Ahsoka – Disney Star Wars Show that’s actually good?

Is it better than the animated version we all love?

Ahsoka is a rather peculiar project in the Star Wars franchise. It is an American miniseries created by Dave Filioni and released in August of 2023. While it’s marketed as a spin-off of the popular Disney+ series The Mandalorian (2019-), it’s actually a continuation of the animated show Star Wars Rebels (2014-2018), which in turn was a follow-up to Star Wars: The Clone Wars (2002-2020). The latter began as a theatrical feature film in 2008.

Where are you supposed to start with Ahsoka?

This complex lineage might leave casual viewers, like your girlfriend, utterly baffled. We can thank the expectation that they’ve watched 208 episodes of television. A fact conveniently omitted from most of the marketing.

To its credit, Ahsoka isn’t entirely impenetrable for those who haven’t delved deep into the lore. A basic understanding of the titular character and her background helps, and the show’s main storyline isn’t overly convoluted. The real issue, however, lies in Ahsoka’s apparent lack of interest in forging emotional connections with its audience. Instead, it relies heavily on pre-existing connections from prior series. None of the characters in the show’s eight episodes are particularly engaging on their own, assuming that viewers already care about them based on their prior appearances.

Is Star Wars ever going to adapt to a wider audience?

In this day and age, a lot of companies are striving to reach the broadest audience possible. However, in the case of Star Wars, it seems to be going the other way. Also, the fans seem to like it and continually shun people getting into the franchise who haven’t watched previous works. If the future of the franchise continues to build on the foundation of a long-running cartoon, it’s uncertain whether it will remain accessible to the broader audience that initially embraced The Mandalorian’s first season.

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Characters in Ahsoka

Ahsoka, as a show, falls remarkably short of delivering a fulfilling viewing experience. Actress Rosario Dawson takes on the role of the former Jedi. Although she certainly embodies the character visually, she lacks the screen presence or compelling depth needed to engage the audience. The series often presents her as a lifeless action figure, alluding to her past with mumblings about her former master, Anakin Skywalker (played by Hayden Christensen). However, merely showcasing a recognizable character’s face doesn’t suffice for quality television or storytelling. Dawson’s portrayal comes across as dull, devoid of distinct personality traits or visual flair. At times, she participates in entire action sequences with uncreative lightsaber swings while remaining motionless.

The supporting cast consists of characters borrowed from other Star Wars shows, leading to a reliance on prior media for any meaningful connection to them. Unfortunately, in Ahsoka’s eight episodes, these characters receive limited exploration and remain uninteresting. They seem like mere pawns in yet another generic Star Wars narrative that struggles to distinguish itself from its predecessors. While the series features familiar Star Wars symbols, it fails to introduce anything new to set these episodes apart from the multitude of others consumed over the years.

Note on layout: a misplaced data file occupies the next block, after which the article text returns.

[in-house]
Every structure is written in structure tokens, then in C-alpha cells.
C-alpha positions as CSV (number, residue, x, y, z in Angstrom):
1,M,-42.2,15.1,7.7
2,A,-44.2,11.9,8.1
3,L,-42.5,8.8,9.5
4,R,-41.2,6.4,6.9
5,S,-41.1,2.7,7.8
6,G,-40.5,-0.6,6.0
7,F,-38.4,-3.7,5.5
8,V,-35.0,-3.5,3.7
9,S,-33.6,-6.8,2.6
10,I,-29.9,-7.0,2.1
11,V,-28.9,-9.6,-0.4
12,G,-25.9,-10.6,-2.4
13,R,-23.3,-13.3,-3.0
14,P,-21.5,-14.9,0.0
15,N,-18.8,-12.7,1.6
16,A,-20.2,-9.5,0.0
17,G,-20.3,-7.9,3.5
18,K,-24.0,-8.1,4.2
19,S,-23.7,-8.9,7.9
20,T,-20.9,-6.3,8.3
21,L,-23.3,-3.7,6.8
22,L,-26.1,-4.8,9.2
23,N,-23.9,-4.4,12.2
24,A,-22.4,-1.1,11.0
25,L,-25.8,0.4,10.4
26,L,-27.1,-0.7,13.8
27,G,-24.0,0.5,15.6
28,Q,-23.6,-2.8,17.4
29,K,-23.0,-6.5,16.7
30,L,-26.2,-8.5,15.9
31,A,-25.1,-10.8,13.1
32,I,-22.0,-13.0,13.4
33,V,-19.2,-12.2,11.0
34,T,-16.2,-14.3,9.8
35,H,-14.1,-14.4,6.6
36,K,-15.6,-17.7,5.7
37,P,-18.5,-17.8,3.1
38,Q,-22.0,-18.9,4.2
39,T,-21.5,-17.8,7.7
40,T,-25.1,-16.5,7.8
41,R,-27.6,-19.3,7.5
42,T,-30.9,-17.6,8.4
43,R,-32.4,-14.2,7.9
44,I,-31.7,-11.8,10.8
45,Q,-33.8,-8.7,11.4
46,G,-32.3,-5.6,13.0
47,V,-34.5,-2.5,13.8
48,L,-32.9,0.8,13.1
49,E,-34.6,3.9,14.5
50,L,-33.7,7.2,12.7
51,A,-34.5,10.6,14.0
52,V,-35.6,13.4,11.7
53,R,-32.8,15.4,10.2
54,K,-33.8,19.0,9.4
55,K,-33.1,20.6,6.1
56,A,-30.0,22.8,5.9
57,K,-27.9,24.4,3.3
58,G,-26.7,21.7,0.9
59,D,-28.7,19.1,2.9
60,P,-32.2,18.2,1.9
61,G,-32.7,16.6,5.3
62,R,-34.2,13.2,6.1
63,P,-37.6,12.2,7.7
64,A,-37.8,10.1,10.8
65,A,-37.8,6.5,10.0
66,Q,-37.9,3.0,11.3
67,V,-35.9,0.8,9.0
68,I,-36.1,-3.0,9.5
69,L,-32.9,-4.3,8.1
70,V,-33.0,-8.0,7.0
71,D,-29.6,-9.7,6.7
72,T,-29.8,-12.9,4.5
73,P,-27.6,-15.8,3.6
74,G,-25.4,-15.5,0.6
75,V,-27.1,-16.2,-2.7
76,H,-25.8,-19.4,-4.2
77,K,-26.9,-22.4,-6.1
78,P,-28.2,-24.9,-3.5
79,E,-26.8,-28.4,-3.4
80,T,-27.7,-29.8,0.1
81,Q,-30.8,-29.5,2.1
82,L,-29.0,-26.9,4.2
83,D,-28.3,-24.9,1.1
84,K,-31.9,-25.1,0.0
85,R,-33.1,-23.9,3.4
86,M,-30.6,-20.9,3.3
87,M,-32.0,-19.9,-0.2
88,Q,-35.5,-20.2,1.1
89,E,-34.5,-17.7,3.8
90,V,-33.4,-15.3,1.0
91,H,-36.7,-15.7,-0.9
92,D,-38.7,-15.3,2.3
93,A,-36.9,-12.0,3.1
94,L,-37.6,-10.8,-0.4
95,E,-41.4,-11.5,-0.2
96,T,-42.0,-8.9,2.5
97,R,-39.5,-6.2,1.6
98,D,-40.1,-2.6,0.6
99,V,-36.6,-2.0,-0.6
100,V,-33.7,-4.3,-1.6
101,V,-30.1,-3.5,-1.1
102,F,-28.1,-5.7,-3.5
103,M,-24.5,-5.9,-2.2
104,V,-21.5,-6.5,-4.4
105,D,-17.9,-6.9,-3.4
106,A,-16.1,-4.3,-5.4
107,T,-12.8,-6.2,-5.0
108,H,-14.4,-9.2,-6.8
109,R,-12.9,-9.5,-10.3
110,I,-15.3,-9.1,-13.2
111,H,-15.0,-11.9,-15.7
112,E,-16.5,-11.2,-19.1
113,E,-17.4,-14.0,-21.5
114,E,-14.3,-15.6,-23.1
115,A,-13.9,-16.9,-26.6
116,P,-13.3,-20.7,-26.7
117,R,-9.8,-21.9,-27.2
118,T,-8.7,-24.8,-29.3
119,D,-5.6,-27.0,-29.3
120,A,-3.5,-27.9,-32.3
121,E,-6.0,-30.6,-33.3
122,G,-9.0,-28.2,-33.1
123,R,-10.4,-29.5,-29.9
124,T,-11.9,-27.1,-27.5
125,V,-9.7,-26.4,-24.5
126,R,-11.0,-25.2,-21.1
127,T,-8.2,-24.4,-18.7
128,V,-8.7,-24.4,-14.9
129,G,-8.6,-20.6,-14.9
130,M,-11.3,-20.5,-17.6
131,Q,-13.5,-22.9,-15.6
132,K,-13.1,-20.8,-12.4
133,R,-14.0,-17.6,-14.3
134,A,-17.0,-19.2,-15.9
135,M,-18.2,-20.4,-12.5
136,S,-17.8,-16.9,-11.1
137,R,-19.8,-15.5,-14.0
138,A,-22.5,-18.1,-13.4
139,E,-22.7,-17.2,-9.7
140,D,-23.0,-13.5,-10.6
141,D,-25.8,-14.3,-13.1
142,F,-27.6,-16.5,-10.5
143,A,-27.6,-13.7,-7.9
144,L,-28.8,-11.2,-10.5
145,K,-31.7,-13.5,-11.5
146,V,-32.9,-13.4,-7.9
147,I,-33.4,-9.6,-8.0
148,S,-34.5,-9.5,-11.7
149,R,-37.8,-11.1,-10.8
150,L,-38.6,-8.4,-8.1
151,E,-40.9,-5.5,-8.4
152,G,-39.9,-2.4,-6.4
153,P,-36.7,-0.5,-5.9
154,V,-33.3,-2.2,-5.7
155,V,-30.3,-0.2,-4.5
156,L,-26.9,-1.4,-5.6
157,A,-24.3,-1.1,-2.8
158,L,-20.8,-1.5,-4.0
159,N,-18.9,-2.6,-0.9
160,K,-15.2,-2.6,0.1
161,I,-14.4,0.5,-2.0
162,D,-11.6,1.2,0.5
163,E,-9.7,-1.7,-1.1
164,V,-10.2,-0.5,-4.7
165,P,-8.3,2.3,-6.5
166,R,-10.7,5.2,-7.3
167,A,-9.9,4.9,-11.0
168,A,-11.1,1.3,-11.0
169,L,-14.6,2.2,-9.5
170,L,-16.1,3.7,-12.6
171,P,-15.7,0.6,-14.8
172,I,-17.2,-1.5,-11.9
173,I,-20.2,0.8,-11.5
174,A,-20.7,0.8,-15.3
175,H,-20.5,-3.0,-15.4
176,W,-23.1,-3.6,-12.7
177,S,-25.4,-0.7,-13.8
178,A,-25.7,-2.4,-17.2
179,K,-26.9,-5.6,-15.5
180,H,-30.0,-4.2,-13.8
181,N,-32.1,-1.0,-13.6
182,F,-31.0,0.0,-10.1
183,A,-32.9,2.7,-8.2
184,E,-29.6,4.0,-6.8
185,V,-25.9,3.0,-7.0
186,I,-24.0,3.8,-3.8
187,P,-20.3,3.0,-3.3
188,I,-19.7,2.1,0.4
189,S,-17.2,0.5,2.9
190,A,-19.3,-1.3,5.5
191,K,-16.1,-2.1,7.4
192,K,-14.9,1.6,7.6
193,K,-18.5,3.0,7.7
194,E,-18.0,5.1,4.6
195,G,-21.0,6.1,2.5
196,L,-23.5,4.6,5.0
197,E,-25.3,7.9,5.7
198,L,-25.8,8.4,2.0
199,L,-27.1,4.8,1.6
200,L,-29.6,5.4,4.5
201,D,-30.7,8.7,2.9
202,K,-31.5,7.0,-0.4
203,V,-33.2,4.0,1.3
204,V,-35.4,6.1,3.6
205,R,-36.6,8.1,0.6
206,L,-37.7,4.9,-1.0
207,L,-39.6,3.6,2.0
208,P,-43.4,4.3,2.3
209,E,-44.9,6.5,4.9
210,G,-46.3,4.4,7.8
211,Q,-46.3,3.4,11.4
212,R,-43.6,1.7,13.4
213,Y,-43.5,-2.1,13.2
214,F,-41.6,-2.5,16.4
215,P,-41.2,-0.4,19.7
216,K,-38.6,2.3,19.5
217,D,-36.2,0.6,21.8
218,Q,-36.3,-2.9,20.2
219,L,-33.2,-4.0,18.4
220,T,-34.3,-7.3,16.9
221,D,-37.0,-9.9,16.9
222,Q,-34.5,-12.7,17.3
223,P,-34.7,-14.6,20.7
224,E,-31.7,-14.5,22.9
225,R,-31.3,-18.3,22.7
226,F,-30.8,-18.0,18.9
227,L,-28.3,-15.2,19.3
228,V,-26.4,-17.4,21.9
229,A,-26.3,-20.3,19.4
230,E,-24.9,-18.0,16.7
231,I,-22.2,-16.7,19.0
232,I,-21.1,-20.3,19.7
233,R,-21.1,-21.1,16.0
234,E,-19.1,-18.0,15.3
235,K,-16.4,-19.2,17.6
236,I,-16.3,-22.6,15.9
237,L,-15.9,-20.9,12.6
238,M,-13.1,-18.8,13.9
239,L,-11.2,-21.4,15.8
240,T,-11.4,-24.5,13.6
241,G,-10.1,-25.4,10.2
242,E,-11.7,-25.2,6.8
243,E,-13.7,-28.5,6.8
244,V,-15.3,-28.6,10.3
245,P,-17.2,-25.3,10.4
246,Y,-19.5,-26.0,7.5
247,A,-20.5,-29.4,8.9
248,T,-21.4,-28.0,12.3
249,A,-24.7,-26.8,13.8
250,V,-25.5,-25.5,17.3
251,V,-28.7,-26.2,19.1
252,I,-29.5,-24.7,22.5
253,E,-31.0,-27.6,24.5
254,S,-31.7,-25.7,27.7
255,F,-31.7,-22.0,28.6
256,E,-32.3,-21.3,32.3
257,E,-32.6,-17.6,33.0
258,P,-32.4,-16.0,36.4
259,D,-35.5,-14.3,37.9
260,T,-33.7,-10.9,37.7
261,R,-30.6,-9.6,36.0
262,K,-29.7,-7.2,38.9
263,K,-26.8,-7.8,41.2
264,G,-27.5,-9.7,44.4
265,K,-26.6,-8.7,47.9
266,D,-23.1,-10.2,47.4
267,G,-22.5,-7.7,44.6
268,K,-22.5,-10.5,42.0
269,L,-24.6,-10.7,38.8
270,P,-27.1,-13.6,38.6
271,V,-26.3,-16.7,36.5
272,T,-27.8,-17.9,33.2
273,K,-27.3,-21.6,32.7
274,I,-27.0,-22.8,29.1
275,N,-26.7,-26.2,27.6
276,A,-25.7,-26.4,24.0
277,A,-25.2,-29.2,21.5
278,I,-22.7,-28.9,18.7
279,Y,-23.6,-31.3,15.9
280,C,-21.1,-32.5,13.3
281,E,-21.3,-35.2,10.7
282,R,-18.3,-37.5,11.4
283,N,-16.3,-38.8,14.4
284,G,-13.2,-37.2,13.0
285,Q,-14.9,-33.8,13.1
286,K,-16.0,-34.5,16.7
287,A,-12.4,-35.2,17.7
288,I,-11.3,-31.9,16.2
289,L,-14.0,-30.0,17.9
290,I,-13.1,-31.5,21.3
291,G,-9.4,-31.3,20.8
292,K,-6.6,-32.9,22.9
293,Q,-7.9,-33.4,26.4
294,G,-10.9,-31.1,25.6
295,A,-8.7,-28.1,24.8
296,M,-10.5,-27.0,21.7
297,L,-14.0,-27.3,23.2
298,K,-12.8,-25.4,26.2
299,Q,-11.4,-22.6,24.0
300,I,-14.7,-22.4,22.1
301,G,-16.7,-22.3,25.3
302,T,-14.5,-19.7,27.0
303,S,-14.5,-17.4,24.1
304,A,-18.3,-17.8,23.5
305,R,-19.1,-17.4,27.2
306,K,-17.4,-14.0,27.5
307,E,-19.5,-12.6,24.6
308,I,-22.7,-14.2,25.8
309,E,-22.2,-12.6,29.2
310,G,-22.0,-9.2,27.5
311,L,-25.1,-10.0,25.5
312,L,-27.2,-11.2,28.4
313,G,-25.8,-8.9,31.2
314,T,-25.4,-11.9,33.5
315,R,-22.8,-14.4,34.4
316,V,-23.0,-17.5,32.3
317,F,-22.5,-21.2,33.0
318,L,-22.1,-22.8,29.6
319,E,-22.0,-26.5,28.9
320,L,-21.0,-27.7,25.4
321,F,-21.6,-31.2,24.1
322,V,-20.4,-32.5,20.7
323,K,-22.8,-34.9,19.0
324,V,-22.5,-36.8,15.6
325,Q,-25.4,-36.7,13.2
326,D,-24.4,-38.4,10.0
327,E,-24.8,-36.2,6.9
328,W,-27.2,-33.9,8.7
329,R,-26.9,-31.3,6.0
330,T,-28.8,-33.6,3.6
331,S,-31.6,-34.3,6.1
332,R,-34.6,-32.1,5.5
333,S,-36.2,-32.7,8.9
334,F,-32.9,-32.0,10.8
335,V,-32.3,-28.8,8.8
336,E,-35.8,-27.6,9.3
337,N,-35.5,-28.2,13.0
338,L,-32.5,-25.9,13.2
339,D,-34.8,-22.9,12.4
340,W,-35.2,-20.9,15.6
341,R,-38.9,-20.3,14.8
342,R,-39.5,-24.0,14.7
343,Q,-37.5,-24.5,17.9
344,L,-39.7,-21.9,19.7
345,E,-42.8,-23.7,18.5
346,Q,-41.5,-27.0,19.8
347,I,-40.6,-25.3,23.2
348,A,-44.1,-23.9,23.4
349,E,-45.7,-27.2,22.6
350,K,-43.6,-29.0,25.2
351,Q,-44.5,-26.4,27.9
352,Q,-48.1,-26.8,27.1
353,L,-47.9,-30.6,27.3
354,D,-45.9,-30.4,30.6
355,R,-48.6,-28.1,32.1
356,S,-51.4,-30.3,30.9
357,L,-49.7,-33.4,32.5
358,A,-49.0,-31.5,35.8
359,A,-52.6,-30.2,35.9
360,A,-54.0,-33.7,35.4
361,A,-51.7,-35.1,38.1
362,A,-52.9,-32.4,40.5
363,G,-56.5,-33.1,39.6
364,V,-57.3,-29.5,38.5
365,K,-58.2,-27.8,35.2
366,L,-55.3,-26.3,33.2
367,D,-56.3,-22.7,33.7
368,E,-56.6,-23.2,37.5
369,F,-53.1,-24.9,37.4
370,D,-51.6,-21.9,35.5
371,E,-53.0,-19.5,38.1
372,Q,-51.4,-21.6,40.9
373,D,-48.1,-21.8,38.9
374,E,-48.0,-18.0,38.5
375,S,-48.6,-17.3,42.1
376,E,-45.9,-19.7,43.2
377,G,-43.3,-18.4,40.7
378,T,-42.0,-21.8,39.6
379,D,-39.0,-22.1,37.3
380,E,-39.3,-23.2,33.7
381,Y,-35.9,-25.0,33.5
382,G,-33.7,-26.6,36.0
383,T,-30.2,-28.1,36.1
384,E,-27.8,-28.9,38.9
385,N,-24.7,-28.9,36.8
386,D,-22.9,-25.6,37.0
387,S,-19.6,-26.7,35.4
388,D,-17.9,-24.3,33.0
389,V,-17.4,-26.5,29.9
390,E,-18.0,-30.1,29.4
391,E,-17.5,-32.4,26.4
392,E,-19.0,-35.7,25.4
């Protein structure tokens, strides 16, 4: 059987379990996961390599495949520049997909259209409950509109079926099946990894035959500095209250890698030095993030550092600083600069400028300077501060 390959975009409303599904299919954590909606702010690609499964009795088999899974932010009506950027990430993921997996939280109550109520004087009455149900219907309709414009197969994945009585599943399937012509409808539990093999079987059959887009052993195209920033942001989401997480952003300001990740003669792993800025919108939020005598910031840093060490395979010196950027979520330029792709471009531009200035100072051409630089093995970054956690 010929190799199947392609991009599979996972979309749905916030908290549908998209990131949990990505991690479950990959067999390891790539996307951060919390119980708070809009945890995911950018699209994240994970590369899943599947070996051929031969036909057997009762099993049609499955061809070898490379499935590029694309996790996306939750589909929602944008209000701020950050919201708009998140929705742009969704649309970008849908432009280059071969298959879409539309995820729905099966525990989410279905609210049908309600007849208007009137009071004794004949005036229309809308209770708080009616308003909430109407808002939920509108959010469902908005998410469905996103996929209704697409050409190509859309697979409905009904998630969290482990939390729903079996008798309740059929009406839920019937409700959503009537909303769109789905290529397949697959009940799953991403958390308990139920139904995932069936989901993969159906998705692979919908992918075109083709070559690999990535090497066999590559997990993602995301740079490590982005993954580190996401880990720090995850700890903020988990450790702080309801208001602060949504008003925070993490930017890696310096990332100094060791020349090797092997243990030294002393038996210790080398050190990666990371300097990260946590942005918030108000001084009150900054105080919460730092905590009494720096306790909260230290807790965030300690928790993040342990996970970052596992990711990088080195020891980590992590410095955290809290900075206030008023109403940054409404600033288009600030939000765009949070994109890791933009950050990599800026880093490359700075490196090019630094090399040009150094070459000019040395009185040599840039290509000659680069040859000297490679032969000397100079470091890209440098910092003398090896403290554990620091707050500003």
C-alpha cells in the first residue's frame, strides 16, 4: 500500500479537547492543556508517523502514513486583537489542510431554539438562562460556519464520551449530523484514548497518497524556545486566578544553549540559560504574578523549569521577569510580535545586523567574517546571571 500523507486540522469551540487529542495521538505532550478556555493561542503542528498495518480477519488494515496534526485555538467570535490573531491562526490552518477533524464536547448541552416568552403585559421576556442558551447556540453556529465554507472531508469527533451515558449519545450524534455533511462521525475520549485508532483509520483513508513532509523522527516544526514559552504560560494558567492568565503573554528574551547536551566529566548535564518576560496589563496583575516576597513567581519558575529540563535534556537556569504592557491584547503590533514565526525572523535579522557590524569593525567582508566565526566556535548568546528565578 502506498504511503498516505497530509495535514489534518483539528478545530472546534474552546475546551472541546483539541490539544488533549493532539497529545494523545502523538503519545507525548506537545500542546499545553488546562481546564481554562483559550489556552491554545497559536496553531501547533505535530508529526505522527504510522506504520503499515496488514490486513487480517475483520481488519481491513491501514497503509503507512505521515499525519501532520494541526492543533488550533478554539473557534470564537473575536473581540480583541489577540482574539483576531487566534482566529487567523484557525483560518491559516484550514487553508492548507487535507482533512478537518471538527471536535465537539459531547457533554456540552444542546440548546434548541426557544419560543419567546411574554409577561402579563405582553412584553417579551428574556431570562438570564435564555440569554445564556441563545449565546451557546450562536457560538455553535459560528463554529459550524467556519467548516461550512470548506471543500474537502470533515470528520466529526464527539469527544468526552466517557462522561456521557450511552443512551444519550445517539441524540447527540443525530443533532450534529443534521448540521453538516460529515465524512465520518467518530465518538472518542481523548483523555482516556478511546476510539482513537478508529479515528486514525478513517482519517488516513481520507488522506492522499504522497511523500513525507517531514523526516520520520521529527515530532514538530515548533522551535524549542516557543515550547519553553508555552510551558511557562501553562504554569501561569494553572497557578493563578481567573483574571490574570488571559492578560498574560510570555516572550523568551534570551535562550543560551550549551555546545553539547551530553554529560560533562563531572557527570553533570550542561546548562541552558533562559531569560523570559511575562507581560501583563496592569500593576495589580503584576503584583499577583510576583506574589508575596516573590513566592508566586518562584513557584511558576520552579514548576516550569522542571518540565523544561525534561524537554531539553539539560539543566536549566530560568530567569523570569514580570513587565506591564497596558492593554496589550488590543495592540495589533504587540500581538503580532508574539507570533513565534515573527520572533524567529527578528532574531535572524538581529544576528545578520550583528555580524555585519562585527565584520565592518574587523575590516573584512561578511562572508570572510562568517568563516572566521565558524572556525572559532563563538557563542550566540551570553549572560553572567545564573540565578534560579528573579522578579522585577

Cinematography and Television

Adding to the disappointment is the lackluster visual presentation of the series. Transitioning from animation to live-action is no easy feat. Ahsoka fails to establish a distinctive visual identity, resulting in a bland and uninspiring look. While the makeup and costumes are undoubtedly impressive, the cinematography fails to showcase them in a way that makes them genuinely captivating. Instead, many scenes appear as a mishmash of unexciting grey tones. Occasionally, the series introduces intriguing ideas, such as the inclusion of zombie stormtroopers, but the direction lacks the necessary personality and energy to transform these concepts into thrilling on-screen moments, reducing them to potentially enjoyable ideas that fall flat due to lackluster execution.

Why are Ahsoka reviews bad?

You might be reading this review and wondering why the criticisms seem so severe. After all, continuing storylines from previous installments is a common practice in serialized storytelling. That’s a valid point, to a certain extent. There’s nothing inherently wrong with Ahsoka wanting to build upon what Rebels left unfinished. However, it’s the way it approaches this task that’s frustrating. The series conceals its true intentions beneath the guise of being another Mandalorian spin-off, relying on the audience’s recognition of past characters and surprise cameos instead of taking a moment to reflect on what it has to offer and why it deserves to stand on its own. Ahsoka isn’t devoid of purpose, but it consistently feels misguided, leaving one to question why they didn’t simply create another season of Rebels instead.

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Part time Web Designer and amateur muscian/artist. Plus a contributor at BIZZNERD
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